Former Arizona Sen. Jon Kyl has been named as the late Sen. John McCain’s successor.
The former U.S. Senate minority whip will serve in McCain’s empty seat until at least the end of the year and as voters decide in the next general election in 2020 who will continue to 2022.
Arizona Governor Doug Ducey tweeted the announcement Tuesday following an earlier tweet from McCain’s widow, Cindy McCain.
I am deeply grateful to Senator Kyl for agreeing to succeed his friend and colleague of so many years. Every single day that Jon Kyl represents #Arizona in the U.S. Senate is a day our state is well-served. #KylforAZ #KavanaughConfirmation https://t.co/e6zHvEOk5O
— Doug Ducey (@dougducey) September 4, 2018
“There is no one in Arizona more prepared to represent our state in the U.S. Senate than Jon Kyl,” Ducey said in a statement, according to the Arizona Republic. “He understands how the Senate functions and will make an immediate and positive impact benefiting all Arizonans. I am deeply grateful to Senator Kyl for agreeing to succeed his friend and colleague of so many years.”
“Every single day that Jon Kyl represents Arizona in the United States Senate is a day when our state is being well-served,” he added.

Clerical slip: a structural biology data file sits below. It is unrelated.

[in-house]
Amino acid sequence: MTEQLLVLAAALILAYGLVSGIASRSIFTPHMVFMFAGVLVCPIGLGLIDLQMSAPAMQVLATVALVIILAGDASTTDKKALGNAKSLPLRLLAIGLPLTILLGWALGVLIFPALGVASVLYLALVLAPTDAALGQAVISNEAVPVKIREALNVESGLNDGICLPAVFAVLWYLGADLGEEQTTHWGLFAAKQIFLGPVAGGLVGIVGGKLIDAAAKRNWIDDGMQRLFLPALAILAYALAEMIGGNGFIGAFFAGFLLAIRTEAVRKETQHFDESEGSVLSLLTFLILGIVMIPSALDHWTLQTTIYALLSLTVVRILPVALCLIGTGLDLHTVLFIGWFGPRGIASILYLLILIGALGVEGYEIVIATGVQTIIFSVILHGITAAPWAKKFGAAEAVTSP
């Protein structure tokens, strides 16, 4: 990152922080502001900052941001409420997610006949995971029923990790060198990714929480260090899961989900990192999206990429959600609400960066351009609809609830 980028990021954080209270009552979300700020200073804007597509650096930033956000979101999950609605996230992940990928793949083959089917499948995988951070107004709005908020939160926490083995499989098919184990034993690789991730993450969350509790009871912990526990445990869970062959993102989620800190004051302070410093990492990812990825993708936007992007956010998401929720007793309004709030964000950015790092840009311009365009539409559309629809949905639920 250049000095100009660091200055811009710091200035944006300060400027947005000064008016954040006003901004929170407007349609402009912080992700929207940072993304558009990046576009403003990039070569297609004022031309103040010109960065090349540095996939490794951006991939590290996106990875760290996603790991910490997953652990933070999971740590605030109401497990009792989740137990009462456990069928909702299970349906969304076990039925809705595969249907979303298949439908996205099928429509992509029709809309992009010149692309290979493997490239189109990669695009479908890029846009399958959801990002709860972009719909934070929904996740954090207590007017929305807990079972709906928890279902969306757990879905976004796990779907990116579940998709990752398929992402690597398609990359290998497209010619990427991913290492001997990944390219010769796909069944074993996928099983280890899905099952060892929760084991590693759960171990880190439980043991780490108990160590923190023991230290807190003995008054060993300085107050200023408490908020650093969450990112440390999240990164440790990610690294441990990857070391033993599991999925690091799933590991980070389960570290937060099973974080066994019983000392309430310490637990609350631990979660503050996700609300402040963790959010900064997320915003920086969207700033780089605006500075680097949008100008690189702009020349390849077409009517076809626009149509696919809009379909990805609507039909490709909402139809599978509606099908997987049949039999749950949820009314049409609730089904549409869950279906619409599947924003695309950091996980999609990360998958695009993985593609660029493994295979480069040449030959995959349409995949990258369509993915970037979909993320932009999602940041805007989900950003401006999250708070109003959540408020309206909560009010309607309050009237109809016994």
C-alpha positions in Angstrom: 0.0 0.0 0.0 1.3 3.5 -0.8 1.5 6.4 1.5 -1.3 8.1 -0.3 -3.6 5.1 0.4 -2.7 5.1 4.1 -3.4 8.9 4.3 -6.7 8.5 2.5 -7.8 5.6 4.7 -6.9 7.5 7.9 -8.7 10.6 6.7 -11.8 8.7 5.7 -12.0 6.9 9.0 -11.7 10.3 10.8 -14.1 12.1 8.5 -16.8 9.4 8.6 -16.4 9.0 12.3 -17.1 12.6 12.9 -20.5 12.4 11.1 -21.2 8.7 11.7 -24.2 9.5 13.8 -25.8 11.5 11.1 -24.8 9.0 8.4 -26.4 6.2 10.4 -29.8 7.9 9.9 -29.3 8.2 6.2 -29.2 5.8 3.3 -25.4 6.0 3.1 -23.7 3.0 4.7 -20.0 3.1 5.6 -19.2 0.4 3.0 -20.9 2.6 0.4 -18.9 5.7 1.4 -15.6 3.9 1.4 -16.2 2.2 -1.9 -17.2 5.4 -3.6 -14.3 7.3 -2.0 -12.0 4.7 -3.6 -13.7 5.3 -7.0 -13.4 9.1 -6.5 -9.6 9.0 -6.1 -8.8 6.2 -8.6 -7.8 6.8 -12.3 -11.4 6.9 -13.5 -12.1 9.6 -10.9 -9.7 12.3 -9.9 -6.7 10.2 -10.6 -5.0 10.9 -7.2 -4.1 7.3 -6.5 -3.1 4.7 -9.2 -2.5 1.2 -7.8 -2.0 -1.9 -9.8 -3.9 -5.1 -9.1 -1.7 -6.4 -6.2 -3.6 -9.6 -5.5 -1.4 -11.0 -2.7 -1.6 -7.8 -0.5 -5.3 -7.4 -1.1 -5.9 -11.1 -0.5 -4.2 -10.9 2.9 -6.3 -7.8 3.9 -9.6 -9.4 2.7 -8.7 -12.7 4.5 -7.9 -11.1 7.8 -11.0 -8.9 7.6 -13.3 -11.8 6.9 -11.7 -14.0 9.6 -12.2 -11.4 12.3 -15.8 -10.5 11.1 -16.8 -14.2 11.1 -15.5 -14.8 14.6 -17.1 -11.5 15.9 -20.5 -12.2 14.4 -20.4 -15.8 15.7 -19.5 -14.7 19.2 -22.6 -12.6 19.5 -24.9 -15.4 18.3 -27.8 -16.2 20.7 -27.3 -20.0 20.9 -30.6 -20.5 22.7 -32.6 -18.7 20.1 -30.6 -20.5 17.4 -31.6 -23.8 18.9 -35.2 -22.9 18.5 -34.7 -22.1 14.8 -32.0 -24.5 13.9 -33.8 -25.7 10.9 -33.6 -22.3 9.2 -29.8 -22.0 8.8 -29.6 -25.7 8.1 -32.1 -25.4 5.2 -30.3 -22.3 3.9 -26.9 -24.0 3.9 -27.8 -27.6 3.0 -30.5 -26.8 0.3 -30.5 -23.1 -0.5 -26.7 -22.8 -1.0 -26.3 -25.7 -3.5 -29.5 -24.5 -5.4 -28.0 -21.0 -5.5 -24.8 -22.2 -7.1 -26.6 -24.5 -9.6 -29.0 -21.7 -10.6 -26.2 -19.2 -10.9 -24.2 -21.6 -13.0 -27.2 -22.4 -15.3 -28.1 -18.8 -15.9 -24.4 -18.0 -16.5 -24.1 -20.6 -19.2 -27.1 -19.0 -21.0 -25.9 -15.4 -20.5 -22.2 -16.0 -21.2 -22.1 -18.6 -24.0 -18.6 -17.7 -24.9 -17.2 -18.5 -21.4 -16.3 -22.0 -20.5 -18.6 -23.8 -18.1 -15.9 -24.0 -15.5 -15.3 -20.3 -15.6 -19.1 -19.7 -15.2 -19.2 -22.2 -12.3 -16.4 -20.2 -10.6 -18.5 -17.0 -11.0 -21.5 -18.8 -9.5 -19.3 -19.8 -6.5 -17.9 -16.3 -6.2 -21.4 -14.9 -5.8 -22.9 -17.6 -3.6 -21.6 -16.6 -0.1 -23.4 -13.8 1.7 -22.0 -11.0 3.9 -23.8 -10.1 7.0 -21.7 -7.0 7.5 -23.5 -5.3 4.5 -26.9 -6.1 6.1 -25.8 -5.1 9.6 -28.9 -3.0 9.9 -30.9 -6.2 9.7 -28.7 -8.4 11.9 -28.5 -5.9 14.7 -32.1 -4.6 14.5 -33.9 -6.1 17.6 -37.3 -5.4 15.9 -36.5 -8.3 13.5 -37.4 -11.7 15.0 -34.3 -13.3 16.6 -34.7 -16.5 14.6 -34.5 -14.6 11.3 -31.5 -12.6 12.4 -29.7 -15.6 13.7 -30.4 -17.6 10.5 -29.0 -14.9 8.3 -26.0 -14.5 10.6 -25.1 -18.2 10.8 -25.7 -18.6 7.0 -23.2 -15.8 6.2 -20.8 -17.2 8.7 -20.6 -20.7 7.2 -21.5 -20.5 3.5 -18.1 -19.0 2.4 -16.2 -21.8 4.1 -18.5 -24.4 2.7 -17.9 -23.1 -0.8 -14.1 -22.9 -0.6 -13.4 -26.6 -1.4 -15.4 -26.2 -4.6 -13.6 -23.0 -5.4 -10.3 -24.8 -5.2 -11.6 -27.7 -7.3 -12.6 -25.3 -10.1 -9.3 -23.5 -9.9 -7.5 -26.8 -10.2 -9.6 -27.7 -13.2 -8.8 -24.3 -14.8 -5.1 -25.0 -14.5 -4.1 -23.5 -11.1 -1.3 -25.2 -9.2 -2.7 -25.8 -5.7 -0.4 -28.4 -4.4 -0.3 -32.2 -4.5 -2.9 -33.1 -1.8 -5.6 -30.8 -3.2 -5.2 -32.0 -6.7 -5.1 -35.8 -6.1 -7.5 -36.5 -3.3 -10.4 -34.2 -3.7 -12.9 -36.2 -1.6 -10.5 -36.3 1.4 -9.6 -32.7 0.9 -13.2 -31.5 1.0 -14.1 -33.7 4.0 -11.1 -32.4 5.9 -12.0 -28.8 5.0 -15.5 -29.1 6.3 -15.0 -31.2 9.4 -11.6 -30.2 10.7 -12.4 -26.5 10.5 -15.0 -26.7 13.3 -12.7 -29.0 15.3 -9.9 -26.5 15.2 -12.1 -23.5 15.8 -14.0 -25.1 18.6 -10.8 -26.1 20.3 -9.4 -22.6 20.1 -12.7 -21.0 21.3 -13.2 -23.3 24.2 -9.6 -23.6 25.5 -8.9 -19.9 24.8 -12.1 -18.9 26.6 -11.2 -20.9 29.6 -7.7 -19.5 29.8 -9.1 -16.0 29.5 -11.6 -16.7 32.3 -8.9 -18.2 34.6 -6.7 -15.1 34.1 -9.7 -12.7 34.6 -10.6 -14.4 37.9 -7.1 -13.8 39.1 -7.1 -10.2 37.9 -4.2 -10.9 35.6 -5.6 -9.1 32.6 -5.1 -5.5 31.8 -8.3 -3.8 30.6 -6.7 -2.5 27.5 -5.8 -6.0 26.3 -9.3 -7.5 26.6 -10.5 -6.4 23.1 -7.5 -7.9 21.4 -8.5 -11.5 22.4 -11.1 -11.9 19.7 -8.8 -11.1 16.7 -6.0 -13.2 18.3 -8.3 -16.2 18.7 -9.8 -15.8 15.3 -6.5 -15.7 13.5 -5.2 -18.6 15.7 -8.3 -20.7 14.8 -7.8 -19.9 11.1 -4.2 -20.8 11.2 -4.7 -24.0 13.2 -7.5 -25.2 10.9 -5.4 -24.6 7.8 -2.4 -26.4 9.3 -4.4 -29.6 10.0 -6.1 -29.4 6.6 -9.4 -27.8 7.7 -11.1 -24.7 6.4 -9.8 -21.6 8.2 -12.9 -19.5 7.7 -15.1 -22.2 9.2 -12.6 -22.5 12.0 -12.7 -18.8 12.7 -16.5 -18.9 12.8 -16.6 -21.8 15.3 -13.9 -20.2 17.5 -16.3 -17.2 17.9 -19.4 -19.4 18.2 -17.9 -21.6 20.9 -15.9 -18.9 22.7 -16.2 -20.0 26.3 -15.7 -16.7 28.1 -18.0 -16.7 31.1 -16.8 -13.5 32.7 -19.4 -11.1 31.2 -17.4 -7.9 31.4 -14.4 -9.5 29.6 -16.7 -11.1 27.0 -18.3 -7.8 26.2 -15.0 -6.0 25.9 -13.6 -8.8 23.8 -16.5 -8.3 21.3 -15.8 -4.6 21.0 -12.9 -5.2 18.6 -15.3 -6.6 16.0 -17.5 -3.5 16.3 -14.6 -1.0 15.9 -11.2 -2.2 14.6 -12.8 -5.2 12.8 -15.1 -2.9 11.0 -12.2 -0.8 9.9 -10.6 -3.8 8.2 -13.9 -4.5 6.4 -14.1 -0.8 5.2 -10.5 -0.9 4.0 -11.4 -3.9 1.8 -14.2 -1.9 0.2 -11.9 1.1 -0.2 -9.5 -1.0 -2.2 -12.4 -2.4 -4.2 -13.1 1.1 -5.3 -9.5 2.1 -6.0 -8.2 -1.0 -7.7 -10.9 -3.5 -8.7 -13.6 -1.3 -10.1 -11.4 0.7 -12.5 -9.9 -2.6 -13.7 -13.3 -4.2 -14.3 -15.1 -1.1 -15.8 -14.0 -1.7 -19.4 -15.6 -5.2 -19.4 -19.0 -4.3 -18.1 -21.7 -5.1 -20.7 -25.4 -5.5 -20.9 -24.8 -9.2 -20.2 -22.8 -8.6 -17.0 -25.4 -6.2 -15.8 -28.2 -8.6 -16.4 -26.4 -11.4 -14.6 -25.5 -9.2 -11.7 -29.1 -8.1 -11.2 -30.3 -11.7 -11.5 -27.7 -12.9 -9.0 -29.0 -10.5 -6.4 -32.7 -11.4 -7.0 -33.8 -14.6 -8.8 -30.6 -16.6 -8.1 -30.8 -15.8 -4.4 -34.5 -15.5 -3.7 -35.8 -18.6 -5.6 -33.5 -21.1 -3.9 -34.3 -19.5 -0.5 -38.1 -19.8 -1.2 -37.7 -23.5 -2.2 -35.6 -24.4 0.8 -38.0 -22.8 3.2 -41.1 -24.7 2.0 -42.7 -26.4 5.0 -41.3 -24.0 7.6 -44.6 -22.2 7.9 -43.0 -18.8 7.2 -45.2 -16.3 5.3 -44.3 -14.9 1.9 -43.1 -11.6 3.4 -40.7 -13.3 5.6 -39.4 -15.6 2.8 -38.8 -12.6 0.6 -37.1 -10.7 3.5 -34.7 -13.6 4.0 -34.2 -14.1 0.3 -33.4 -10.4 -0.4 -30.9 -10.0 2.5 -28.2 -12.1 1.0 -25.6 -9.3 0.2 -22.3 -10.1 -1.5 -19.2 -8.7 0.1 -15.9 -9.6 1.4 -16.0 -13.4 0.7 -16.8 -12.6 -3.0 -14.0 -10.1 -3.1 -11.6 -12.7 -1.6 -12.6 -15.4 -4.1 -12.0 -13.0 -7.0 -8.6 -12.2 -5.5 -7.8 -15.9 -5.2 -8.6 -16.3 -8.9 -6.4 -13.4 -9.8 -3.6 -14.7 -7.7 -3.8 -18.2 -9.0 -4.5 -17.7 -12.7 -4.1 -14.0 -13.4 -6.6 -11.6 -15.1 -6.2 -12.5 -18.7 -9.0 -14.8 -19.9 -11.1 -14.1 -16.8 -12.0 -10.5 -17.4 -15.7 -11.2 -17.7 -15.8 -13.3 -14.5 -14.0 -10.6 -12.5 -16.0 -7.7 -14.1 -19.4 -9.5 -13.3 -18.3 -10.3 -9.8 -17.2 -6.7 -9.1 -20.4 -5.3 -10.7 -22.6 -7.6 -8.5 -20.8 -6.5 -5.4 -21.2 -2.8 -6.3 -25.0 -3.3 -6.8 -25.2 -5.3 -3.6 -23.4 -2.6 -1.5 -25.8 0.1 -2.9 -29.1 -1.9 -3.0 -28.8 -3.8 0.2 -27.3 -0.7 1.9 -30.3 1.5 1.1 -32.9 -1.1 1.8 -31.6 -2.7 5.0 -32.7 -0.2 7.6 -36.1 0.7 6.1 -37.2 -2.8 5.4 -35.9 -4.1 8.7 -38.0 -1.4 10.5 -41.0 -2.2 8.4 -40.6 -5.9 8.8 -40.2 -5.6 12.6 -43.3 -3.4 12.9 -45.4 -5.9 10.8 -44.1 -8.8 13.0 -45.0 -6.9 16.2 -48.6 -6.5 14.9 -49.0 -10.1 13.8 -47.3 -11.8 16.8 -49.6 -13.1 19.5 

Kyl, who served alongside McCain in his 18 years in the Senate, was the No. 2 ranking Senate Republican when he retired in 2013. The 76-year-old was called by Ducey hours after McCain died on Aug. 25, at the age of 81 from brain cancer. Ducey was scheduled to make the announcement about Kyl at a news conference at the state capitol.
Back in the heat of the 2016 election campaign season, Kyl came to the defense of then-candidate Donald Trump following the GOP frontrunner’s claim that he could , “shoot somebody and I wouldn’t lose voters.”
“I think we all recognize that Donald Trump speaks loosely I don’t think anybody actually thought that he would shoot somebody,” Kyl responded at the time. “You do have to give these candidates a bit of a break they are talking all day long and every now and then they’re going to say something that doesn’t sound right under a microscope.”
But his words did not mean he was fully aboard the Trump Train, noting that voters sometimes turn to to “the loudest or the most boisterous” choice out of frustration.
Though absent at the confirmation hearing on Tuesday for Supreme Court nominee Brett Kavanaugh, Kyl had been serving as the GOP attorney guiding Trump’s nominee through the confirmation process. Rejoining the Senate at this time may mean that Kyl could be part of the vote on whether to confirm Kavanaugh to the U.S. Supreme Court.
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